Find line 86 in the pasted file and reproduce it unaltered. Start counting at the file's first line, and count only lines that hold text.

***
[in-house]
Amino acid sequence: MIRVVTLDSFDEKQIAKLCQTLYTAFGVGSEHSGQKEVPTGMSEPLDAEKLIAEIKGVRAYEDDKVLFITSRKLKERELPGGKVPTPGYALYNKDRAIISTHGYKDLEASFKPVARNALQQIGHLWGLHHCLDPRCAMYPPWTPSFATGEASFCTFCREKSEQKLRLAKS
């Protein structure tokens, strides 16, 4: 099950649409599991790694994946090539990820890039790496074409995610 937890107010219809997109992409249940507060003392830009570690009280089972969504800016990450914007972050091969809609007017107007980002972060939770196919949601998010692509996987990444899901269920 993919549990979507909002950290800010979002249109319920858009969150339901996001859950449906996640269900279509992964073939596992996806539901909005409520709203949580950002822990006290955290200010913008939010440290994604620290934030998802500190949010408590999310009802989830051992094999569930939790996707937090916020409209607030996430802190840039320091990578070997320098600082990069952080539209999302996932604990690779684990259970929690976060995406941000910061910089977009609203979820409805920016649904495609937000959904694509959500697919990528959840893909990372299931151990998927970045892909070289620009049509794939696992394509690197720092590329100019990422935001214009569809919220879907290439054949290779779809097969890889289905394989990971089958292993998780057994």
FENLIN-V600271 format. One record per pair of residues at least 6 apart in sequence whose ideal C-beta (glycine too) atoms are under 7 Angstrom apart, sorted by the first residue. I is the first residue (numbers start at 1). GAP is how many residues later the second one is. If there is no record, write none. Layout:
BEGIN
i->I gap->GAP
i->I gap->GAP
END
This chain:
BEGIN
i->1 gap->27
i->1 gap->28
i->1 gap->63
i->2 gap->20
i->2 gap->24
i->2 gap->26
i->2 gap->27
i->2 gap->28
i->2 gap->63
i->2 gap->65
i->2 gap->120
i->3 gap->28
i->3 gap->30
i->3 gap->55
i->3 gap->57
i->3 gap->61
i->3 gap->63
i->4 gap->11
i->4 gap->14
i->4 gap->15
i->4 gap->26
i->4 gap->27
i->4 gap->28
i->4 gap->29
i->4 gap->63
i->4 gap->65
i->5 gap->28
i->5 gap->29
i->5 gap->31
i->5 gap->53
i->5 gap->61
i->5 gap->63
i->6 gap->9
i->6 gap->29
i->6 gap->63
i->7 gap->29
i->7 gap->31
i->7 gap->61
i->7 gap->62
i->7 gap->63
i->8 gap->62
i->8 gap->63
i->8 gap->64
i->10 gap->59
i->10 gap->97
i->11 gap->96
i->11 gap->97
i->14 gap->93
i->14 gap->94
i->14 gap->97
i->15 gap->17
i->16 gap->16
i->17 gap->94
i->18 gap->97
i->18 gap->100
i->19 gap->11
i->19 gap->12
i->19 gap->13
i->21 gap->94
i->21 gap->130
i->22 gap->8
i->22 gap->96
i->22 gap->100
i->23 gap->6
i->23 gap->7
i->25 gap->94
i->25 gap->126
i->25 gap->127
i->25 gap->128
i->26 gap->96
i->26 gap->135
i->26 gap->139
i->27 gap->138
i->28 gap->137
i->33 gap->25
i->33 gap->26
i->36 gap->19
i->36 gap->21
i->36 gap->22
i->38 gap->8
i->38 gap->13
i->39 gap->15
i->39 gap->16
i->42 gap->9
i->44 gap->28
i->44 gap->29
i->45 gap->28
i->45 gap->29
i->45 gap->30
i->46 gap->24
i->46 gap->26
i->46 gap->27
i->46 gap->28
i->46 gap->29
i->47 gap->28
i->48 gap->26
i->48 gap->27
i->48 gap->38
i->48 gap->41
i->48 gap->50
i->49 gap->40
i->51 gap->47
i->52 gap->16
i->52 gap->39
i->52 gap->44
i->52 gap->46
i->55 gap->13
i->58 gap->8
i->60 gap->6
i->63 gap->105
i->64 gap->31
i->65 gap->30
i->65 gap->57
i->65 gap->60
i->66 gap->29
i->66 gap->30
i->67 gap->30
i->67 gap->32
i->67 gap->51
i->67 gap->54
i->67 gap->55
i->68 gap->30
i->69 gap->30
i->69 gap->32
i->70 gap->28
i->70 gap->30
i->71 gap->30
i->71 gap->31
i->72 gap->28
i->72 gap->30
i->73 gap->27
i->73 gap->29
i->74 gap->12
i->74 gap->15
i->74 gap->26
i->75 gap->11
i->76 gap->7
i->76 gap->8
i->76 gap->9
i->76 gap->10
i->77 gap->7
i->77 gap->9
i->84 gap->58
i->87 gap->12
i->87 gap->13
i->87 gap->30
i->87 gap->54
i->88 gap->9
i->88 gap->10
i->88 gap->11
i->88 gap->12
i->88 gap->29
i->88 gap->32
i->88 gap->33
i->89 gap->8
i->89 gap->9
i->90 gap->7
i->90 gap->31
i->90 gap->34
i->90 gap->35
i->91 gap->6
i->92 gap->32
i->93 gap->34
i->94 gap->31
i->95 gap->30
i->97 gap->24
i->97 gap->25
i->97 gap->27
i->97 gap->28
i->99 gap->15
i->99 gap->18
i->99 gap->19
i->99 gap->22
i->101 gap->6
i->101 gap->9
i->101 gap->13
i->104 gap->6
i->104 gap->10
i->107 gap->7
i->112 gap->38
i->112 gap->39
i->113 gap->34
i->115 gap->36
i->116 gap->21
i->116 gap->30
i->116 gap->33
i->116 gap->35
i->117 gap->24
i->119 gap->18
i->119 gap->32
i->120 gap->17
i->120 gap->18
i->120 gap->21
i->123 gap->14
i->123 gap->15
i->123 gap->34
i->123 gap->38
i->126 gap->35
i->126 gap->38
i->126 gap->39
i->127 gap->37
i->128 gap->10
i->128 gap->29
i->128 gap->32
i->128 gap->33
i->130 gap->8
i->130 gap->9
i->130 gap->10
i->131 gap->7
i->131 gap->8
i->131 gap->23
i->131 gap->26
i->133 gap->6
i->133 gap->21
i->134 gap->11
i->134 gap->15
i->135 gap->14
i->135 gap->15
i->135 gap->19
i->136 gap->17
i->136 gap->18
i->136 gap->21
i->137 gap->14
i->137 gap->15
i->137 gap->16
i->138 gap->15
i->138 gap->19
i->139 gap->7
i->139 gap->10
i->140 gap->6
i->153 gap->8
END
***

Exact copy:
i->33 gap->26